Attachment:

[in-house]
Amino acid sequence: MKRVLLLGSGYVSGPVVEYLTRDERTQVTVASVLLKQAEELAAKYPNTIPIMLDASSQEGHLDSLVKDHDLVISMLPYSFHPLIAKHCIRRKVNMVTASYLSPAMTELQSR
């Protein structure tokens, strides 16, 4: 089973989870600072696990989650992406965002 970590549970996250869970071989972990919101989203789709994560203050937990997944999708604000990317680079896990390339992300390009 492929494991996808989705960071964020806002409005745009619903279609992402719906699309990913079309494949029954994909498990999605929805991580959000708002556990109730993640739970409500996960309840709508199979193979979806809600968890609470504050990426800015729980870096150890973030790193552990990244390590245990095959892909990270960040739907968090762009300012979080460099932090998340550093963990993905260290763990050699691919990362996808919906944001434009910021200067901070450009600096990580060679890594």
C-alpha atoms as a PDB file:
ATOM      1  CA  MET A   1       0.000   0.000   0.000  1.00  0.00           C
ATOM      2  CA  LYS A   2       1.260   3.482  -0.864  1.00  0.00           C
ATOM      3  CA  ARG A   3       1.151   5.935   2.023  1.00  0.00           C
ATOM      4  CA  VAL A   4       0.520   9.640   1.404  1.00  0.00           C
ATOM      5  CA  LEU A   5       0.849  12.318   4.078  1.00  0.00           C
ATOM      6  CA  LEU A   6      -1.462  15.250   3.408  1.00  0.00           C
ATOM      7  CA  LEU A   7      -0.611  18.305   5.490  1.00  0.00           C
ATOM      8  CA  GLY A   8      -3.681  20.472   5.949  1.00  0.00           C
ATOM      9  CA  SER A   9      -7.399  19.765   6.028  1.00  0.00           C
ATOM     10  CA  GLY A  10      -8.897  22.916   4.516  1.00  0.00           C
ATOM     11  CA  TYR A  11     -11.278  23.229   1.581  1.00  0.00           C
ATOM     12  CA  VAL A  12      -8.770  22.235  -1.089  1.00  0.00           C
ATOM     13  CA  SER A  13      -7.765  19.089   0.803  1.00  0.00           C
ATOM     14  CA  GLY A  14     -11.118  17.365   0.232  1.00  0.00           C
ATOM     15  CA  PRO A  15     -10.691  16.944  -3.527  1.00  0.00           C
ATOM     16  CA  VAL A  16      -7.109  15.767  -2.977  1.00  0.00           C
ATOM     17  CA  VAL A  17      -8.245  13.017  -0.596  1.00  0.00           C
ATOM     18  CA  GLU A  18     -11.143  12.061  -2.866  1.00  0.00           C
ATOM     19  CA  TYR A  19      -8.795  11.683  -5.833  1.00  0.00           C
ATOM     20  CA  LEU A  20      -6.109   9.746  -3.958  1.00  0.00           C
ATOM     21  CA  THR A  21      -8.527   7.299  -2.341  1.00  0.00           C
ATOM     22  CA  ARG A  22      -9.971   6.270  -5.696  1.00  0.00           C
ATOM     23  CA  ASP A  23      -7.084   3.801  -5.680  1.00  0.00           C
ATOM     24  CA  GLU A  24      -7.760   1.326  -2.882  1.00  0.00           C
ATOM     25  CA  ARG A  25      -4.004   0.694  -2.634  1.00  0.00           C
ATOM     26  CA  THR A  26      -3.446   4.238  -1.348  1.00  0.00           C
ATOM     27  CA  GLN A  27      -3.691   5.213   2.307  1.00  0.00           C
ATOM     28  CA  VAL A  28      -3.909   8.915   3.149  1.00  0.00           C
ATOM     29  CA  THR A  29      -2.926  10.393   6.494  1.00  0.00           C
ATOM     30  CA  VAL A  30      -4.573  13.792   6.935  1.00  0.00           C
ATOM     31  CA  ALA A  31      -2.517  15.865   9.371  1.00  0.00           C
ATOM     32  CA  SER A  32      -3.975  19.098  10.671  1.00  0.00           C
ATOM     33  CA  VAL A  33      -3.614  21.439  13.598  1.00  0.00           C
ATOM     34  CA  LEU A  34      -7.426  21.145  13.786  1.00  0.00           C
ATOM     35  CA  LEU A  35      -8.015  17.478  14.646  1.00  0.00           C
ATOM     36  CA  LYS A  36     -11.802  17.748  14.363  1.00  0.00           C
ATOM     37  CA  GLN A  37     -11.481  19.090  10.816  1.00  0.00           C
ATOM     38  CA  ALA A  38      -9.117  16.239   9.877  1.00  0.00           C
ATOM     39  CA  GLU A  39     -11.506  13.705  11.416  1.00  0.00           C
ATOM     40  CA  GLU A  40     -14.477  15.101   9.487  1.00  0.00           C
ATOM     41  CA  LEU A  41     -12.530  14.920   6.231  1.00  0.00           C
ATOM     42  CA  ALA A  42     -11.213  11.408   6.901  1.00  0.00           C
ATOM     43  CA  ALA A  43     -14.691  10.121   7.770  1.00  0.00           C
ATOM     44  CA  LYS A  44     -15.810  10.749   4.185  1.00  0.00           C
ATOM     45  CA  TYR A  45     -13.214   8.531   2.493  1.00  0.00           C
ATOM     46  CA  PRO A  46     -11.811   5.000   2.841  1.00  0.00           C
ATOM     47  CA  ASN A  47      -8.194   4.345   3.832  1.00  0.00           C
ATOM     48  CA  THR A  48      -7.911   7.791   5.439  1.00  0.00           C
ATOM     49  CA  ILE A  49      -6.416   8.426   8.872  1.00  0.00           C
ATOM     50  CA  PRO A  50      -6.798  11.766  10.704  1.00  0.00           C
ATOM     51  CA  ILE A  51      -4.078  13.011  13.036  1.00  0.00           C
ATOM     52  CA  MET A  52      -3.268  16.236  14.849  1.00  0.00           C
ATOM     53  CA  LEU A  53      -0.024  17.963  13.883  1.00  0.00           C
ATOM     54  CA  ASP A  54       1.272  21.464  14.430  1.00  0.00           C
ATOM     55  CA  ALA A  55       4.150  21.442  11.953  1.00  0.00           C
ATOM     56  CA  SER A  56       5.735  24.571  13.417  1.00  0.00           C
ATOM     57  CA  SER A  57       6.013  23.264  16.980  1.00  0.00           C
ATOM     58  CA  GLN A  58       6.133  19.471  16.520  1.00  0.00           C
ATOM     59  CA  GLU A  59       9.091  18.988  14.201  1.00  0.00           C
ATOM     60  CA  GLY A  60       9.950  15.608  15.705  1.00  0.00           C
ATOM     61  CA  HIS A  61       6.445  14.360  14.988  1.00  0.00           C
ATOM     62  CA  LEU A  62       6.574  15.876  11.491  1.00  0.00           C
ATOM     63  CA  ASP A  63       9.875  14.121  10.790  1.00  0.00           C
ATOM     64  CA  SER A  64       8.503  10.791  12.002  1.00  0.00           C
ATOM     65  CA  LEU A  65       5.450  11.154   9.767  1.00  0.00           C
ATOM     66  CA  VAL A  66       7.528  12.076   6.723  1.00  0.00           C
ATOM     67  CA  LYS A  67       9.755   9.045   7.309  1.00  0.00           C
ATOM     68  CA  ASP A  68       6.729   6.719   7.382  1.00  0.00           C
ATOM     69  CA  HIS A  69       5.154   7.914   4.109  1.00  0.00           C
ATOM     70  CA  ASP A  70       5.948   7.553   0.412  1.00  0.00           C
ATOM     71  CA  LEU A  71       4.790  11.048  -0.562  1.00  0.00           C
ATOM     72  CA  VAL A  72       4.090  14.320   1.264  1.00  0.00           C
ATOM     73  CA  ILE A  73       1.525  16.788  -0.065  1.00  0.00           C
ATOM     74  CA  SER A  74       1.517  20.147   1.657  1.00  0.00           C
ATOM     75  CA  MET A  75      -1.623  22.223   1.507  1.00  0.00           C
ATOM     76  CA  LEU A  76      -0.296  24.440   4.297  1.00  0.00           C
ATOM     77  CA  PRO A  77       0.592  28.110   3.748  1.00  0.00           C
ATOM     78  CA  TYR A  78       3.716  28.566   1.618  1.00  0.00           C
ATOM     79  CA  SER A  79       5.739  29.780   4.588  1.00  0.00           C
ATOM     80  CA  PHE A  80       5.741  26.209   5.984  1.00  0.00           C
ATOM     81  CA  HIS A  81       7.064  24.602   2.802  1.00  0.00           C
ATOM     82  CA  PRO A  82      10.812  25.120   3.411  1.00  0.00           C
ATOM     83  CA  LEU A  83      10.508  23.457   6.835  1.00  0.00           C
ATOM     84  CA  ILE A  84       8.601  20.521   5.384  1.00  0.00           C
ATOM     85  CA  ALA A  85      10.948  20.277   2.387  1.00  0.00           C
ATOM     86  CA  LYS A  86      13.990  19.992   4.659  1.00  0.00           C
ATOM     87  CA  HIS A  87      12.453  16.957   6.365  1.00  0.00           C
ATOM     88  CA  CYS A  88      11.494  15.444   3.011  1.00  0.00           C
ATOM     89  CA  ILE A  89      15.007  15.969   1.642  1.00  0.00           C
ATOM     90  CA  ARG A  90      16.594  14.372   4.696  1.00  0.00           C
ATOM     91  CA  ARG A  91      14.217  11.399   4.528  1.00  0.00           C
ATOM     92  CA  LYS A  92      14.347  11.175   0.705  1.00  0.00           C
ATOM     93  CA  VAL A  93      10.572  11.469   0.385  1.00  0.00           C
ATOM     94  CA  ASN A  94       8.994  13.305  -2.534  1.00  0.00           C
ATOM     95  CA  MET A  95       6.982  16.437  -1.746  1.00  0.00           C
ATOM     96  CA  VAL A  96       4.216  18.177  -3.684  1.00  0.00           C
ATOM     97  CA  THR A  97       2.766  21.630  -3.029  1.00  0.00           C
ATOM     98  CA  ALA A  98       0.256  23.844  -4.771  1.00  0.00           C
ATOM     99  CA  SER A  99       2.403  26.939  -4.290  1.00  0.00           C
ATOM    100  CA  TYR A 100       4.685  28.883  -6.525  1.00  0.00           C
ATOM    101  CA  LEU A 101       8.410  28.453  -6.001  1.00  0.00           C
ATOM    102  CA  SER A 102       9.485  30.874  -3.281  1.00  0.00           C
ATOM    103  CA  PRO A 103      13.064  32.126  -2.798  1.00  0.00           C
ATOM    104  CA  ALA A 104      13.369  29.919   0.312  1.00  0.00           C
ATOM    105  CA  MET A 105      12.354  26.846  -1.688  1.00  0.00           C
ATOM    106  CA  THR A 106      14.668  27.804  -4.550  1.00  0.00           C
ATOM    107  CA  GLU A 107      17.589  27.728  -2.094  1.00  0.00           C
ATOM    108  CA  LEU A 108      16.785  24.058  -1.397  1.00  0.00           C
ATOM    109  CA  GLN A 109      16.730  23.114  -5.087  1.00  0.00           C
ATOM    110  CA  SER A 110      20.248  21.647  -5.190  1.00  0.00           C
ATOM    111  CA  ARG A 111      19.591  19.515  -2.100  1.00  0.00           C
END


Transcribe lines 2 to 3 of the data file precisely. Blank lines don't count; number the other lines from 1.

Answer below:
Amino acid sequence: MKRVLLLGSGYVSGPVVEYLTRDERTQVTVASVLLKQAEELAAKYPNTIPIMLDASSQEGHLDSLVKDHDLVISMLPYSFHPLIAKHCIRRKVNMVTASYLSPAMTELQSR
């Protein structure tokens, strides 16, 4: 089973989870600072696990989650992406965002 970590549970996250869970071989972990919101989203789709994560203050937990997944999708604000990317680079896990390339992300390009 492929494991996808989705960071964020806002409005745009619903279609992402719906699309990913079309494949029954994909498990999605929805991580959000708002556990109730993640739970409500996960309840709508199979193979979806809600968890609470504050990426800015729980870096150890973030790193552990990244390590245990095959892909990270960040739907968090762009300012979080460099932090998340550093963990993905260290763990050699691919990362996808919906944001434009910021200067901070450009600096990580060679890594």